Looking Black or Looking Back? Using Phenotype and Ancestry to Make Racial Categorizations

Looking Black or Looking Back? Using Phenotype and Ancestry to Make Racial Categorizations

Journal of Experimental Social Psychology
Available online: 2014-12-01
DOI: 10.1016/j.jesp.2014.11.011

Allison L. Skinner
Department of Psychology
University of Nebraska, Lincoln

Gandalf Nicolas
Department of Psychology
College of William & Mary, Williamsburg, Virginia


  • We examine effects of racial ancestry and phenotypicality on race categorization.
  • Both factors influence categorization, but phenotipicality effects are larger.
  • Low Black phenotypicality targets were perceived as warmer and more competent.
  • Bias against low Black phenotypicality targets was perceived as less discriminatory.
  • All biracial targets were categorized as biracial.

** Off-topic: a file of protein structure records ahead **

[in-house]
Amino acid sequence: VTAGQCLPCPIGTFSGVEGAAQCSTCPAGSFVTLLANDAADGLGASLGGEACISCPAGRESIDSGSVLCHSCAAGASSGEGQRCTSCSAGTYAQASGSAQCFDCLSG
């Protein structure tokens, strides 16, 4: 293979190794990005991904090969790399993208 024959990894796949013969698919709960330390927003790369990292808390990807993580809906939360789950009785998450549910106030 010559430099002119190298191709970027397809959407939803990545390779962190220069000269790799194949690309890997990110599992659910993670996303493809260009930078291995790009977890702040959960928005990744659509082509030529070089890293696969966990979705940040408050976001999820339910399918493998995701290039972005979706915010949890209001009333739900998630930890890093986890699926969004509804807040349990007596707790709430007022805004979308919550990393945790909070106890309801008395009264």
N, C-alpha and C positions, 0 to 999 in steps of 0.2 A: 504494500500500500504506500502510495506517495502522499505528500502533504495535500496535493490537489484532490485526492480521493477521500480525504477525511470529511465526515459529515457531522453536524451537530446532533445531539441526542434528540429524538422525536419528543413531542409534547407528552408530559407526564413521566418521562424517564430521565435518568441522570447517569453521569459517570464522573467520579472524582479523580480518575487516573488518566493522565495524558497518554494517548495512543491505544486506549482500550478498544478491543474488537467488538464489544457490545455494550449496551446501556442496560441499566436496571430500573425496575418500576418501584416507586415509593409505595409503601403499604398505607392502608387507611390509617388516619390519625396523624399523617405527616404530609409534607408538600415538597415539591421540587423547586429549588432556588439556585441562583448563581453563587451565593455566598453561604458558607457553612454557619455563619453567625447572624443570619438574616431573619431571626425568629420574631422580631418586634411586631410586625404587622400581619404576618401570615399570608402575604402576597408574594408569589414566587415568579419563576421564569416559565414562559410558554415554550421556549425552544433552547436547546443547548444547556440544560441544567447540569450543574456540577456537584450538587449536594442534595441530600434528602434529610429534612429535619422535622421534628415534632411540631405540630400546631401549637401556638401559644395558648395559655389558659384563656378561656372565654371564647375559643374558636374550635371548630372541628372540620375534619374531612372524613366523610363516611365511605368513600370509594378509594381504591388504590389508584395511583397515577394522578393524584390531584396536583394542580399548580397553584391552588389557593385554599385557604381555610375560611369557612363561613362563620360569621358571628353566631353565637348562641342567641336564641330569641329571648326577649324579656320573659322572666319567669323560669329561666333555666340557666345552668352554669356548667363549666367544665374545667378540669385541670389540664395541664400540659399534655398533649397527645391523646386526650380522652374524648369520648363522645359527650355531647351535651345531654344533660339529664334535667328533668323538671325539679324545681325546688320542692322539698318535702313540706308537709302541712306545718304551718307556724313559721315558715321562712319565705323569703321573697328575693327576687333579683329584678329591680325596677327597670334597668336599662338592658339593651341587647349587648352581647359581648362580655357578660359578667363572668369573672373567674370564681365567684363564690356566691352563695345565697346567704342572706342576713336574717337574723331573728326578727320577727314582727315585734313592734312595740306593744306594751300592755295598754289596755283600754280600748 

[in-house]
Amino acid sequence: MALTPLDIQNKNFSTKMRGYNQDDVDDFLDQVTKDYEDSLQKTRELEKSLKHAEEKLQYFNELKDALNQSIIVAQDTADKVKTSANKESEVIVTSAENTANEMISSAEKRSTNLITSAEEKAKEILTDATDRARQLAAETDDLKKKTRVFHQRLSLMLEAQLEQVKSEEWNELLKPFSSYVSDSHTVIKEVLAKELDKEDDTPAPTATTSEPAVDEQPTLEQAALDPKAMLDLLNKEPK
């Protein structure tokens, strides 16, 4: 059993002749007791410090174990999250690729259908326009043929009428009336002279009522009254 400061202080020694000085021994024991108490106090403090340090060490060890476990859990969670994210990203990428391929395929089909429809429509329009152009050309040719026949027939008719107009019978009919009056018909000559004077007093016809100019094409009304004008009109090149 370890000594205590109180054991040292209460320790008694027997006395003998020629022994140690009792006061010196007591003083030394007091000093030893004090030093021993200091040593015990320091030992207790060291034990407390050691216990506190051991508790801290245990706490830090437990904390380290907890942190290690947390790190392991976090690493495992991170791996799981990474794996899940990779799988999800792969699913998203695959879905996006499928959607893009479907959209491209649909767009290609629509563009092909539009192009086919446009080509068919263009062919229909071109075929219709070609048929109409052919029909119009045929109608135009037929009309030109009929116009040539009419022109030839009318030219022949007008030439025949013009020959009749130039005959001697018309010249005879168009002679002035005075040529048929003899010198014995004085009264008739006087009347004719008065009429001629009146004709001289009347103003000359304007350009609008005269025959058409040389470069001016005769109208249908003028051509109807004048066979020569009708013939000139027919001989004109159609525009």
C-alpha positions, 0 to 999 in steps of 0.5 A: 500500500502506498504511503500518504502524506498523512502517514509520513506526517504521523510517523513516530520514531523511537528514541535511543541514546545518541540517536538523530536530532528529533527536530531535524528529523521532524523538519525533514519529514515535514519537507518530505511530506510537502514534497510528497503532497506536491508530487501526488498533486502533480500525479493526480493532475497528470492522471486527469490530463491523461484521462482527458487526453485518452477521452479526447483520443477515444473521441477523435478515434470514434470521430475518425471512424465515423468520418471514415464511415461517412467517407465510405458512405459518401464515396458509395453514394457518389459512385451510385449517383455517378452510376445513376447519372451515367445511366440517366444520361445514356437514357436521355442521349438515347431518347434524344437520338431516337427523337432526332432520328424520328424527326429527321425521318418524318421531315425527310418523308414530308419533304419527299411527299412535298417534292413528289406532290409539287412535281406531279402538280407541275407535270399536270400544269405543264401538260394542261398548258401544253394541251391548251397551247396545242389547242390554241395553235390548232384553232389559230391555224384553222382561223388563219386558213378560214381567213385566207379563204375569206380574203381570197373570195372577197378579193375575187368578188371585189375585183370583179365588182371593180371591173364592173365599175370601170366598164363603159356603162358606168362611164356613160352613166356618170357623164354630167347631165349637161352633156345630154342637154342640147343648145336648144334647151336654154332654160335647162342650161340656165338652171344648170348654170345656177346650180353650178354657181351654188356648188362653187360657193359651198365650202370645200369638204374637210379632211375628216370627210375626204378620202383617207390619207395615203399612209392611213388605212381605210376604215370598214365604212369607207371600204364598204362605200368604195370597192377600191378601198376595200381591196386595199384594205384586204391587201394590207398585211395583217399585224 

When it comes to the racial categorization of biracial individuals, do people look at phenotypicality (i.e., a race consistent appearance) for clues, or do they look back at racial ancestry? We manipulated racial ancestry and racial phenotypicality (using morphed photos) to investigate their influence on race categorizations. Results indicated that while ancestry and phenotypicality information both influenced deliberate racial categorization, phenotypicality had a substantially larger effect. We also investigated how these factors influenced perceptions of warmth and competence, and racial discrimination. We found that Black-White biracials with low Black phenotypicality were perceived as warmer and more competent than biracial targets with moderate and high Black phenotypicality. Moreover, given identical instances of racially discriminatory treatment, low Black racial phenotypicality targets were significantly less likely to be perceived as victims of racial discrimination. Our findings shed light on how ancestry and phenotype influence perceptions of race and real world social judgments such as perceptions of discrimination. Previous studies have shown that low minority ancestry biracials are presumed to have experienced less discrimination, our findings indicate that racial cues impact perceptions of discrimination even in incidences of known racial discrimination.

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